amounts to technical fraud, and it is always disquieting to observe.
it can be successfully challenged and discredited through testimony;
sometimes not. Even though blatant offenders can be disqualified
by principled judges, sealed court decisions often protect such
"hired guns" from exposure, so they continue to serve in future
cases, to the discredit of the whole profession.
guidance for the principled expert witness. Serve your client by:
- Helping to design
a defendable case that optimizes his/her position.
- Identifying and attacking
the weaknesses in the opponent's position.
- Once you're in deposition
or the courtroom, remember that you're the servant of the court,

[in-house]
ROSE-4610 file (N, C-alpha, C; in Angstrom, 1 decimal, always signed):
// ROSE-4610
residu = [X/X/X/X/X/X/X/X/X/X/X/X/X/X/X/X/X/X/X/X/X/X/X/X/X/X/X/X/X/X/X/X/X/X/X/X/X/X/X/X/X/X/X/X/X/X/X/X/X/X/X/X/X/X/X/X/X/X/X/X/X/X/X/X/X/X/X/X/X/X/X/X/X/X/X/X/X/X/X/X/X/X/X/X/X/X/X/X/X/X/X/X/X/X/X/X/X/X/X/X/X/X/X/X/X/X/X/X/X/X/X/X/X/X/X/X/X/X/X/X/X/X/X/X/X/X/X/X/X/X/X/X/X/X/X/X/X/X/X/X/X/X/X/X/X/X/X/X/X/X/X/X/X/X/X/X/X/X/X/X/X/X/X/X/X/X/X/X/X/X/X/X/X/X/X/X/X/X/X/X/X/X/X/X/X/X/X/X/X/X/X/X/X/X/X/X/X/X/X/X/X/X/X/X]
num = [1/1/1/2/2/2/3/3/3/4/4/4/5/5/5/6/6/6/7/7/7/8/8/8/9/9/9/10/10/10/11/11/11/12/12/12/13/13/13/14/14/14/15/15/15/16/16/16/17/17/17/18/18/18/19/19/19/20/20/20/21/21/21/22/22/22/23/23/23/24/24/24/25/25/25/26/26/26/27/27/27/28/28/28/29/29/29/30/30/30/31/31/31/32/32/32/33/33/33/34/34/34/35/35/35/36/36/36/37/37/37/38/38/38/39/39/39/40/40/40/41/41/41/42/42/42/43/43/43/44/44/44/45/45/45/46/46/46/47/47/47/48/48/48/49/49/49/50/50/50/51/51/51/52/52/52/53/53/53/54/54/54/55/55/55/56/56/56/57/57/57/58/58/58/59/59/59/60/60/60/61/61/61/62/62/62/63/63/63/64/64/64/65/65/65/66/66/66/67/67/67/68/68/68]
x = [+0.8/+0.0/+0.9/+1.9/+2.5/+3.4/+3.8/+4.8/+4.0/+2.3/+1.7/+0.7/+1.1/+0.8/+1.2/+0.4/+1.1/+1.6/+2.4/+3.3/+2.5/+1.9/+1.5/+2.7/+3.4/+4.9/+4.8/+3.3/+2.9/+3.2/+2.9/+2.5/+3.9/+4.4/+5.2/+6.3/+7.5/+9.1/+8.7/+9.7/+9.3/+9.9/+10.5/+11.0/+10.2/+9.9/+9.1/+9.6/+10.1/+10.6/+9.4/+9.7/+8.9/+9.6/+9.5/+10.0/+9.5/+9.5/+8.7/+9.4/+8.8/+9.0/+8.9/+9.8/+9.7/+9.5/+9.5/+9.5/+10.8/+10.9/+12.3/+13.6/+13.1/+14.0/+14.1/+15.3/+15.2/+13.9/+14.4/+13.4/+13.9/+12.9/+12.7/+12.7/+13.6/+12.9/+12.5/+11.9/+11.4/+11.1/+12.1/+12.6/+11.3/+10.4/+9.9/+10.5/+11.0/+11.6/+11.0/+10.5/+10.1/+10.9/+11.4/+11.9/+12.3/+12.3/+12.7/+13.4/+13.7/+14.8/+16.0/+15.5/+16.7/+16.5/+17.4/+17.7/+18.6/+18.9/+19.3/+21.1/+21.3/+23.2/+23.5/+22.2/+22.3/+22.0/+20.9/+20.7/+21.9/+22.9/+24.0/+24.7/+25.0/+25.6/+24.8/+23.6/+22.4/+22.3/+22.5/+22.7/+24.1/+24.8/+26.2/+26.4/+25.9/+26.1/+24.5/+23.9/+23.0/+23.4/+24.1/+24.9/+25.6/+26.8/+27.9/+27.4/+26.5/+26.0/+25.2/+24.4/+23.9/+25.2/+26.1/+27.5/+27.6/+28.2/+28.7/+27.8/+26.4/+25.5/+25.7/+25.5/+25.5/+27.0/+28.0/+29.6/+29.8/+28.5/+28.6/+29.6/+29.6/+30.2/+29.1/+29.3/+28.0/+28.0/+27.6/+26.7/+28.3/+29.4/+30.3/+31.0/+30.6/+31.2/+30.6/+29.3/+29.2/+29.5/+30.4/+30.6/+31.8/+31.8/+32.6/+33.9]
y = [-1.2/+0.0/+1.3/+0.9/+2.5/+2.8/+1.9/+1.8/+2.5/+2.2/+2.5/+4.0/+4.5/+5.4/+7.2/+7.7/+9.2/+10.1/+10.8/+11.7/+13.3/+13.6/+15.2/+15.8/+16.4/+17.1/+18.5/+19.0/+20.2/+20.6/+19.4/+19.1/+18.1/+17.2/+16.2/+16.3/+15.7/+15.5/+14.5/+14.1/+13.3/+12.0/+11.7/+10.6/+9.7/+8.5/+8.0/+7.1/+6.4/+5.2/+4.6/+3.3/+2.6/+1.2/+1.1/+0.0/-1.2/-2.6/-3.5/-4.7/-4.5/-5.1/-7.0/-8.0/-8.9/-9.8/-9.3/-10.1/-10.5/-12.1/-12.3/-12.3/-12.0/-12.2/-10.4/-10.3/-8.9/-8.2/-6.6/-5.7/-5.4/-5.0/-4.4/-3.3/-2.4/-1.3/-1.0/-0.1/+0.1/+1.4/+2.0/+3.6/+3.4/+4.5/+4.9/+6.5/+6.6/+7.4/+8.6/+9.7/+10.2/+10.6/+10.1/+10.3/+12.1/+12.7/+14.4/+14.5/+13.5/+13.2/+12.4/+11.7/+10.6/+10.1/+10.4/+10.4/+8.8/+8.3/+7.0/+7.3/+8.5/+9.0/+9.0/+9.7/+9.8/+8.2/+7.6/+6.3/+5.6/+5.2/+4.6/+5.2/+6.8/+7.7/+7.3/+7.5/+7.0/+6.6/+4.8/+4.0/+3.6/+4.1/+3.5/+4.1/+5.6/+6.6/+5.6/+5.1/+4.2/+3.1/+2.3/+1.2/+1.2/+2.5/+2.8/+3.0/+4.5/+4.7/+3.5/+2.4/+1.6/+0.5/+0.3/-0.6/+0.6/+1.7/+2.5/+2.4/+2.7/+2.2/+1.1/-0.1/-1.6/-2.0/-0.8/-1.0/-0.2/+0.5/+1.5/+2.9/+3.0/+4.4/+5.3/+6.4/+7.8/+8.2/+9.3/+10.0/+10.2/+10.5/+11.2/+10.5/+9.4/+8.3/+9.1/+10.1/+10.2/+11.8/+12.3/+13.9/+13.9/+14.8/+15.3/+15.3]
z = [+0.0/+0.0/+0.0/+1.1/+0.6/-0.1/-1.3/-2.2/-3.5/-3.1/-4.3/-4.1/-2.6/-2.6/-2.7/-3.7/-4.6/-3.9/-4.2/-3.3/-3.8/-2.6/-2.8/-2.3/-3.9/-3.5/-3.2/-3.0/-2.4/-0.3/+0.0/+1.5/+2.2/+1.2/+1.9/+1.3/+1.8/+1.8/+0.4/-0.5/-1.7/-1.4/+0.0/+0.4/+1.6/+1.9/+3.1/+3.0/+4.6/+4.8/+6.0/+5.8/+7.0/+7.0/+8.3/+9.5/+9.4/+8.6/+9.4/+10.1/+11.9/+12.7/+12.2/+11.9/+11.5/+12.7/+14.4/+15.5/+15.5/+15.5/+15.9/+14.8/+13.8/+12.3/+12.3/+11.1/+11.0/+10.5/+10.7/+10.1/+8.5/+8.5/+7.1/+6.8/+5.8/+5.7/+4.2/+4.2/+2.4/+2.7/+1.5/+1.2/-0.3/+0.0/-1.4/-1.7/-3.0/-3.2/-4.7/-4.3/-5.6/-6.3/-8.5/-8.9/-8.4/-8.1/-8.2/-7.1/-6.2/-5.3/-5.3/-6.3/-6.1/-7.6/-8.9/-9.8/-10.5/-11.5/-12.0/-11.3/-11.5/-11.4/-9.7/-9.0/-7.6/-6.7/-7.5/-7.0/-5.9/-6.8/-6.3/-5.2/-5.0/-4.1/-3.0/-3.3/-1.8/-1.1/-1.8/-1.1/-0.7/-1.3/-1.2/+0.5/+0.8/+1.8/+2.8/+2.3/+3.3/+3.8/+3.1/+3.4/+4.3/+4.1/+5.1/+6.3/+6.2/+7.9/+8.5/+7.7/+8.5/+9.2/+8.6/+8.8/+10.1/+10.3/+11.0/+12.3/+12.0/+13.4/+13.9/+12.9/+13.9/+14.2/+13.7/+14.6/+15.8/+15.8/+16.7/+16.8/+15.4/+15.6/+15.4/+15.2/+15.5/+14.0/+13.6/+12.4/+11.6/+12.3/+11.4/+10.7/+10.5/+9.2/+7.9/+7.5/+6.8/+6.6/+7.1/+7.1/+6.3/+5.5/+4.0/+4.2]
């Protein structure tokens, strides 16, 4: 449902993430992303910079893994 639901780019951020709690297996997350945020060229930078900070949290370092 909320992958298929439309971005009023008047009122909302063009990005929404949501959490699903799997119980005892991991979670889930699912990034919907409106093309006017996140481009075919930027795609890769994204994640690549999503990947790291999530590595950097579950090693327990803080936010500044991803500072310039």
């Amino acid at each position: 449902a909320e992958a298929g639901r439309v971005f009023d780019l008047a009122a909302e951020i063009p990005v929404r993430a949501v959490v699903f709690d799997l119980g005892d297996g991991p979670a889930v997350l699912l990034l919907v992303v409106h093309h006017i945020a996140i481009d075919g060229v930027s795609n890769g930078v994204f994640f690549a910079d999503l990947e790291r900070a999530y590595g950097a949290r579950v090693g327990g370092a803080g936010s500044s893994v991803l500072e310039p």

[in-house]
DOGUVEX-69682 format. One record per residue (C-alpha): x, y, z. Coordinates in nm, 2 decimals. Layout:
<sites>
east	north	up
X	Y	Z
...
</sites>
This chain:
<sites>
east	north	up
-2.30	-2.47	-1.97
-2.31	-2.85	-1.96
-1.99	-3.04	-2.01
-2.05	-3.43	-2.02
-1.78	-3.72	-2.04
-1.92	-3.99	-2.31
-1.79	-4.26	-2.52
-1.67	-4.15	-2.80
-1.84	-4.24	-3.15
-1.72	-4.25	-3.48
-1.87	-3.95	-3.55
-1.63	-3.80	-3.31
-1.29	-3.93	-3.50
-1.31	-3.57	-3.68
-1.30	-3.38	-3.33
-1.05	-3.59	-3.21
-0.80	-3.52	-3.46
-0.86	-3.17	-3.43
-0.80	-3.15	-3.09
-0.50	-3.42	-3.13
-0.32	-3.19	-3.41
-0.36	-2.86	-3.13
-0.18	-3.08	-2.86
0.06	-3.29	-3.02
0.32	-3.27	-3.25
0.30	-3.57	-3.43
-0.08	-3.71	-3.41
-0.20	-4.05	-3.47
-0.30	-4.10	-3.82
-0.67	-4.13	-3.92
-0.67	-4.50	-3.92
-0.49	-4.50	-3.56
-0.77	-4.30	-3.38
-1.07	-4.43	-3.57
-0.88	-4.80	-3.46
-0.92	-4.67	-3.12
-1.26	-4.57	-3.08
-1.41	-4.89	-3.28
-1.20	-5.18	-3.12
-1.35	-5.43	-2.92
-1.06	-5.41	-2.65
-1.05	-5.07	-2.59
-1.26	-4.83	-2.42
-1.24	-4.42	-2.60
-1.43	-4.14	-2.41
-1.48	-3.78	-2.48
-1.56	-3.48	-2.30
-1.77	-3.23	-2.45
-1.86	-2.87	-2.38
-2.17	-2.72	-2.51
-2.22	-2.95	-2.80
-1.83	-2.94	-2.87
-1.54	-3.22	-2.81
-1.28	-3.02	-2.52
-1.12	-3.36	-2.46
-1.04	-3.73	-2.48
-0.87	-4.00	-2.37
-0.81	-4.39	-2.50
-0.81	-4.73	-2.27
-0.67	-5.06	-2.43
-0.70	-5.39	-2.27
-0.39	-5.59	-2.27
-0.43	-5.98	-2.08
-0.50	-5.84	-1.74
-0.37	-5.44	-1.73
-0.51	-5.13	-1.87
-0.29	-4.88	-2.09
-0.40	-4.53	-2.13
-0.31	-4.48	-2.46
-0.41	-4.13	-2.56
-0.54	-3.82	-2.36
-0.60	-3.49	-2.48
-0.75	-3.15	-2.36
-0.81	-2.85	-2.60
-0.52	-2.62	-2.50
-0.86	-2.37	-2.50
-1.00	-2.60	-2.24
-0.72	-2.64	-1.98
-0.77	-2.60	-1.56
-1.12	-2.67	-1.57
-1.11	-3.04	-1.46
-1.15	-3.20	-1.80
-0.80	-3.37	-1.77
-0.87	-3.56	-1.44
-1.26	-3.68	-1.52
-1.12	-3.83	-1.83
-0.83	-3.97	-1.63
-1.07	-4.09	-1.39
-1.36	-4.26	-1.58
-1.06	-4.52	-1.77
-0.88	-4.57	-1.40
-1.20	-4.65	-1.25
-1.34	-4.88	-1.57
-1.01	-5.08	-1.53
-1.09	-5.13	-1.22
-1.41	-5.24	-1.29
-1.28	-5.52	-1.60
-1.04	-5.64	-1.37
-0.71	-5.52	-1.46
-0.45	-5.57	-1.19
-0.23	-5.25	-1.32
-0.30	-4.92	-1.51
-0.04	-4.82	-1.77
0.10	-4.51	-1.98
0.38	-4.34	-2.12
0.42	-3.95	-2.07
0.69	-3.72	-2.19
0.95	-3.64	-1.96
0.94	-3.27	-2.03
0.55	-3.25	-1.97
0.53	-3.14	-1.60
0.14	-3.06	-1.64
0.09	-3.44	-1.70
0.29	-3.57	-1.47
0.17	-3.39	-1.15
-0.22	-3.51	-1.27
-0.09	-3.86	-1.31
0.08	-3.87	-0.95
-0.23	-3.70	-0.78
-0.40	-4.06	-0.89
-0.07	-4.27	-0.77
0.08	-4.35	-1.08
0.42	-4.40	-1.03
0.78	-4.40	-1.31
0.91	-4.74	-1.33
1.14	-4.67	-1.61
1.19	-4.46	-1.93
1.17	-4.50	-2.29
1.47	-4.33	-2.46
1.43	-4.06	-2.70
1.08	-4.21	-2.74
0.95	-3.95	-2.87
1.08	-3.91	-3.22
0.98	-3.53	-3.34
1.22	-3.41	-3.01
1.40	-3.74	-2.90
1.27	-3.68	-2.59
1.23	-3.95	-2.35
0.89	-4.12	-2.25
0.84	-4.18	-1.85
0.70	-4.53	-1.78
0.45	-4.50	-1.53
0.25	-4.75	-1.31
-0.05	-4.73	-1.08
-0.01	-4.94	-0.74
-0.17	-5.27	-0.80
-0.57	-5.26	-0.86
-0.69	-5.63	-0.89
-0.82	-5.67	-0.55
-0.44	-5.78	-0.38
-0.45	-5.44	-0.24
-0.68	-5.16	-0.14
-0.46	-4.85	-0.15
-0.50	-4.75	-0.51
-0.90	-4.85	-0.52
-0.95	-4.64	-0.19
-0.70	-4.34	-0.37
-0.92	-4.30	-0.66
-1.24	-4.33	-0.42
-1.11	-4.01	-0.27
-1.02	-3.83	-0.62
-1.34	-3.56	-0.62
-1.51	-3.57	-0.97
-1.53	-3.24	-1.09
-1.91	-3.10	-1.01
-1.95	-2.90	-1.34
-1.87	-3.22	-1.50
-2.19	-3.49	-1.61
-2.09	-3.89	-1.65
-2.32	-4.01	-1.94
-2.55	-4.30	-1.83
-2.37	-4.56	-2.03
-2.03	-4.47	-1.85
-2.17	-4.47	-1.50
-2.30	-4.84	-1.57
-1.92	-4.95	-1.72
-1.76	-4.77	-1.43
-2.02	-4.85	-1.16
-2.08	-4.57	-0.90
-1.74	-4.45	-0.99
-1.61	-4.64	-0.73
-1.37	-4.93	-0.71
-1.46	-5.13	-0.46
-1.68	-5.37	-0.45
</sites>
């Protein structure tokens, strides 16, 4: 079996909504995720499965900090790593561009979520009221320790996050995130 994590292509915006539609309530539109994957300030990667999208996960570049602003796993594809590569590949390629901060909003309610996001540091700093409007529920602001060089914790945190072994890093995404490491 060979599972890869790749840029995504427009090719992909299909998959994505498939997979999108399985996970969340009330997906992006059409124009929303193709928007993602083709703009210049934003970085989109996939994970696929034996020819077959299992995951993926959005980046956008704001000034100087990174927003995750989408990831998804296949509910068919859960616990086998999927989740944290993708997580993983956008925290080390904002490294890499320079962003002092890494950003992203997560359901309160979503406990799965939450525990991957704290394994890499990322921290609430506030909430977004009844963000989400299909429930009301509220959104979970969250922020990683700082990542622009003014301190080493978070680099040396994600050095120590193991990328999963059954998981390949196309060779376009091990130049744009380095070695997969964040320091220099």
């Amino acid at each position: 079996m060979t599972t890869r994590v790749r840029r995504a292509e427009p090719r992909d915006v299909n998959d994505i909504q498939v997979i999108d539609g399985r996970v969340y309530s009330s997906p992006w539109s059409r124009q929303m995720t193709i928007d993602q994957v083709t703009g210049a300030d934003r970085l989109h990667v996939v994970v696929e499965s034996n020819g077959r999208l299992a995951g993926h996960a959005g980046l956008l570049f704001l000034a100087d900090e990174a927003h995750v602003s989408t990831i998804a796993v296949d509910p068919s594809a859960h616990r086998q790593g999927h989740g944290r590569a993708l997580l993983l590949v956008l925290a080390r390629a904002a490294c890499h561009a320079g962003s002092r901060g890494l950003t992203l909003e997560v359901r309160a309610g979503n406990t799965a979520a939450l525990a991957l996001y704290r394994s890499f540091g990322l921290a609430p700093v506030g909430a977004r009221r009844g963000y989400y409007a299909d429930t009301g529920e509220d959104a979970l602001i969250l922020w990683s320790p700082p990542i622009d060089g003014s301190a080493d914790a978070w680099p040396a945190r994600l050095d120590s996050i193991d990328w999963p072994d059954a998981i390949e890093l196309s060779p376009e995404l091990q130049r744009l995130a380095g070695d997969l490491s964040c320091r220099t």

and play it absolutely straight.
- And remember — any
employer or client who asks you to shade the truth is someone
you don't want to work for anyway! Just say "no."
So — maybe
we shouldn't get to feeling too righteous, just yet. While our sense
of ethical propriety is still affronted by what has been going on
recently in the financial and investment communities, maybe we ought
to clean up some of our own E&P practices!
what can we do to improve the general ethical standards of our professional
community? I welcome your comments.
in the long run, shabby ethics are bad for our profession and bad
Reading: A practical classic about the functioning free
market that deserves revisiting, especially in these times: "Free
to Choose," by Milton and Rose Friedman (originally published 1980
Harcourt Brace [out of print], reprinted in paperback 1990 Harvest
— you'll like it!